Overall ranking: 37
Chef ranking: 5
Raymond Blanc is chef-patron of Le Manoir aux Quat'Saisons in Great Milton, Oxfordshire, an award-winning 32-bedroom country house hotel with a 100-seat restaurant and a cookery school for amateurs and professionals alike. Blanc also holds a 25% stake in Le Petit Blanc, a chain of five brasseries.
Blanc, who was born in Besançon in France in 1949, first came to the UK as a waiter at the Rose Revived restaurant near Whitney in 1972. He opened his Le Quat'Saisons restaurant in Summertown, Oxford, in 1977, winning his first Michelin star in 1979 and his second in 1983.
In 1984 he moved to a 15th century manor in Great Milton, reopening as a restaurant with rooms called Le Manoir aux Quat'Saisons. He added his L'Ecole de Cuisine in 1991.
Blanc teamed up with Virgin Hotels in 1992 to expand the property into a 32-bedroom hotel. In 1996 he opened his first Le Petit Blanc brasserie in Oxford, which won a Michelin star in its first year.
Virgin bailed out in 2002, selling its majority stake in Le Manoir and its 50% holding in Le Petit Blanc to Orient-Express Hotels for £27.5m. The four-strong brasserie chain fell into administration in 2003, when it was snapped up by Loch Fyne Restaurants.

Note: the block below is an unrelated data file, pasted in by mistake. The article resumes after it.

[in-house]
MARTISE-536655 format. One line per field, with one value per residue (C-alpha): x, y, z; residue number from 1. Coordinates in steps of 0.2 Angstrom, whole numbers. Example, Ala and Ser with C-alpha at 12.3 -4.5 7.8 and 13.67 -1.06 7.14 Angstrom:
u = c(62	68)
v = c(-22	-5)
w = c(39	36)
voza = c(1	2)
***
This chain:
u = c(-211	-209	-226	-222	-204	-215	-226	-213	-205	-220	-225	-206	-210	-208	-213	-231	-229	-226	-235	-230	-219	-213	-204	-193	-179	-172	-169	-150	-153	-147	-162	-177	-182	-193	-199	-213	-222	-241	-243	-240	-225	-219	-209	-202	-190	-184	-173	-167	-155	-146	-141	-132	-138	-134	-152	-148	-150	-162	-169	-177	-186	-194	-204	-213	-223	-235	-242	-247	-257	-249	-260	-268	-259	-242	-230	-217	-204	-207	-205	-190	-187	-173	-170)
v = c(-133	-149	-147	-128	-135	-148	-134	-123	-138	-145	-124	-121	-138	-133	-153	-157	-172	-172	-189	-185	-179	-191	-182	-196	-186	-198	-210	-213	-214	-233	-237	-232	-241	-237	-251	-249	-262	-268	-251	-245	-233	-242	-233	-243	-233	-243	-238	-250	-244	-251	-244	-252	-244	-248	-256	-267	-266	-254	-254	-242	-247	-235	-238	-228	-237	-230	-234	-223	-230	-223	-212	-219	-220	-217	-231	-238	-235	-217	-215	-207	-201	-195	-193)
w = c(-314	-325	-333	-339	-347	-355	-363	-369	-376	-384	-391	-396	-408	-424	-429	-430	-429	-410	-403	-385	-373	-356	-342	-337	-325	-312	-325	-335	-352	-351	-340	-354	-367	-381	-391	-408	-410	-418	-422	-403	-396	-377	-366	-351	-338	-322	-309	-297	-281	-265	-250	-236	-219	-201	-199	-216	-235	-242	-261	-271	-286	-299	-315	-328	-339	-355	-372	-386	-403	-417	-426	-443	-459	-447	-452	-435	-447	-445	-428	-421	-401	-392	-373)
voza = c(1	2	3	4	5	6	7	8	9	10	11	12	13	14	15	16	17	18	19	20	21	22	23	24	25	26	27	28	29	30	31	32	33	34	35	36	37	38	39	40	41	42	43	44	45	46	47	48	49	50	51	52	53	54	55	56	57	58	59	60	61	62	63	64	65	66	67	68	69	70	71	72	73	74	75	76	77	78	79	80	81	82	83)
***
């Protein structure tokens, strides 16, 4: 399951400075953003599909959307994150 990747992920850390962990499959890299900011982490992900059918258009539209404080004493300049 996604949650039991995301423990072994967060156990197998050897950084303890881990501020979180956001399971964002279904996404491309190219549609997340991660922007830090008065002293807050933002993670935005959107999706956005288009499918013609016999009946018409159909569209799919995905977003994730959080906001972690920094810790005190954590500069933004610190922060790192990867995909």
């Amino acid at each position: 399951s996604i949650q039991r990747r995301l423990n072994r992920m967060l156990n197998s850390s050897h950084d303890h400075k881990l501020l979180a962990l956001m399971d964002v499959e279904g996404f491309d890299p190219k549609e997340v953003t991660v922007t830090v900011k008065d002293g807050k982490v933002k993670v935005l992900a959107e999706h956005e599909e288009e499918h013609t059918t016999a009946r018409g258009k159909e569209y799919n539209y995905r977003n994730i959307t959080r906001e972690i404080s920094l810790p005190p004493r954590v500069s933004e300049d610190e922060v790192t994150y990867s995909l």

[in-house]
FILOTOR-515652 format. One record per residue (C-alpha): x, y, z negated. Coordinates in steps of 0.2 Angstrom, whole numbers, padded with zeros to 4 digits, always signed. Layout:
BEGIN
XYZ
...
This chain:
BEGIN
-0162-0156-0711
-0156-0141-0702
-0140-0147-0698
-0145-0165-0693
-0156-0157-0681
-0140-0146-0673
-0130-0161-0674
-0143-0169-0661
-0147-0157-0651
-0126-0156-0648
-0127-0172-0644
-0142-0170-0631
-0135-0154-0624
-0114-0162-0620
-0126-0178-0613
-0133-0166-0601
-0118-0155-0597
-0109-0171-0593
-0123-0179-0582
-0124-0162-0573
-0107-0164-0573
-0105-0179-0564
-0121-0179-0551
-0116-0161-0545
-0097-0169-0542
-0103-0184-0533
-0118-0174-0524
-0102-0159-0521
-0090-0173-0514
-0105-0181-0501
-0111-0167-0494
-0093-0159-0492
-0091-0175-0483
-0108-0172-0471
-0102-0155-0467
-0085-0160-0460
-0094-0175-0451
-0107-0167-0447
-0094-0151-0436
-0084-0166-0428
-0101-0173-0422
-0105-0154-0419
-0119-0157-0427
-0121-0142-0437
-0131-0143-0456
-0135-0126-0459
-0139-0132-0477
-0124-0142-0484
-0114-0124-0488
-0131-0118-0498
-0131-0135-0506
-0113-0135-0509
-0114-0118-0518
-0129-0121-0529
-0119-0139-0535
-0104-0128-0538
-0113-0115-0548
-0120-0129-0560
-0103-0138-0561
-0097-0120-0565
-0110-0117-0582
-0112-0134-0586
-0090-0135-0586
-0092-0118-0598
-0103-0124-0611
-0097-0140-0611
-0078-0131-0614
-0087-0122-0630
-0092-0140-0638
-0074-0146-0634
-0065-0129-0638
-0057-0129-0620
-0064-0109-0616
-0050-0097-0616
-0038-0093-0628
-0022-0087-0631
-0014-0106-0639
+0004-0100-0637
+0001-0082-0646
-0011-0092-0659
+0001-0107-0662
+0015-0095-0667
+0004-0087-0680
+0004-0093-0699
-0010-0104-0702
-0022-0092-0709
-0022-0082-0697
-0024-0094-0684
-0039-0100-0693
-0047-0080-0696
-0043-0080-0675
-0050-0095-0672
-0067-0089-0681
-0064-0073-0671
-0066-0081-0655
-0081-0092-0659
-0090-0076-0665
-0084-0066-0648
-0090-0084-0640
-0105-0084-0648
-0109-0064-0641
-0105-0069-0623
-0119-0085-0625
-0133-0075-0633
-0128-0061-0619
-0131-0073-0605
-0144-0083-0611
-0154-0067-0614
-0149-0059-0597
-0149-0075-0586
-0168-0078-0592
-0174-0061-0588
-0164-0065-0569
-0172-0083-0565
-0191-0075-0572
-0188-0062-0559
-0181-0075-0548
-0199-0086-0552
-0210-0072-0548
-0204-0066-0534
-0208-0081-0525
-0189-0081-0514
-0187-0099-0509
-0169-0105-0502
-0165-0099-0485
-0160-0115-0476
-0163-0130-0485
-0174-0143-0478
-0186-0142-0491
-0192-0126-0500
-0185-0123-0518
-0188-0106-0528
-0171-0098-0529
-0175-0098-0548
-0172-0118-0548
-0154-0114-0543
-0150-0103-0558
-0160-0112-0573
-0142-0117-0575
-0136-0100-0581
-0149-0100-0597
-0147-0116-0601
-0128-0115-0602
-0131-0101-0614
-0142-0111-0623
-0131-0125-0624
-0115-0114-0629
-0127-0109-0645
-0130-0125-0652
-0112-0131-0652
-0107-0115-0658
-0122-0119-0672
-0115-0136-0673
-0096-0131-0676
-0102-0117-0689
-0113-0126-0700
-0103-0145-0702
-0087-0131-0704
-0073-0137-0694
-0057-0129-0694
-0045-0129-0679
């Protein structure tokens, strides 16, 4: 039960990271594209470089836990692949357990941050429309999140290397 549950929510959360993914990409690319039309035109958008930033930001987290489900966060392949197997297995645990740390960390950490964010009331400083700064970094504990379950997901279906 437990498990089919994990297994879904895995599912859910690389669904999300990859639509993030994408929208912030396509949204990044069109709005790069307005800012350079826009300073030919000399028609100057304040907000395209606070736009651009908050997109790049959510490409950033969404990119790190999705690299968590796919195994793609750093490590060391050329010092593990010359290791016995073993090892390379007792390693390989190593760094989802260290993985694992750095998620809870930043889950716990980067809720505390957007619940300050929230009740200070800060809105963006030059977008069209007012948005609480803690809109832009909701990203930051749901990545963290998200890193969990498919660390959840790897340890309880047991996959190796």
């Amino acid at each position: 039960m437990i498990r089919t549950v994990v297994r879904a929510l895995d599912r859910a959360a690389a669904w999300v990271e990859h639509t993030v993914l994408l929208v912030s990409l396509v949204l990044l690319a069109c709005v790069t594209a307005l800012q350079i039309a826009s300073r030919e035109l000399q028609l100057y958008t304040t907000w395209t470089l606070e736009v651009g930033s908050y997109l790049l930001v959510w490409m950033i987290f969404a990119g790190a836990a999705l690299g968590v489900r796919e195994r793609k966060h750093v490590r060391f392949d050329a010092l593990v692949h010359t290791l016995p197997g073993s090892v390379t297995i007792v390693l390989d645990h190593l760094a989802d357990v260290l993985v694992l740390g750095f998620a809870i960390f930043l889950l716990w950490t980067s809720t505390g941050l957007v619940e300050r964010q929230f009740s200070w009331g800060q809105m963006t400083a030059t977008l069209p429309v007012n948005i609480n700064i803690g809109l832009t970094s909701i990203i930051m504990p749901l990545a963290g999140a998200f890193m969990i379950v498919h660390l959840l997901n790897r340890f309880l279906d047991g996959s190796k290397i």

What we think
Blanc has risen to the top despite being a self-taught chef with no formal training. His six books and numerous TV appearances (including his own Food and Drink series) have made him as popular with the public as with his peers, who voted him the most admired figure in the industry (with Sir Rocco Forte) in a 1999 Caterer & Hotelkeeper survey. Blanc was chosen as the AA Chef's Chef in 2005, won a Craft Guild of Chef's Special Award in 2003, and was the Catey Chef of the Year in 1990.
But Blanc is most revered for his dedication to training - Marco Pierre White, Richard Neat, Paul Heathcote, John Burton-Race, Michael Caines and Eric Chavot are just some of the Michelin-starred chefs to have passed through his kitchens. In 1995 he set up the Raymond Blanc Scholarship to offer winning chefs aged 25 or more a two-year training programme.
Le Petit Blanc floundered because it was offering a Rolls Royce service at Rover prices. Loch Fyne extracted a small profit within a year after simplifying the menu and tightening up controls and systems, management, and overheads.
Blanc has also worked as a consultant for Waitrose since 1994 and, until 1995, for Virgin Atlantic Airways and Marks & Spencer.
Towards the end of 2005, he will open his first overseas restaurant at Orient-Express Hotels' Reid's Palace in Madeira.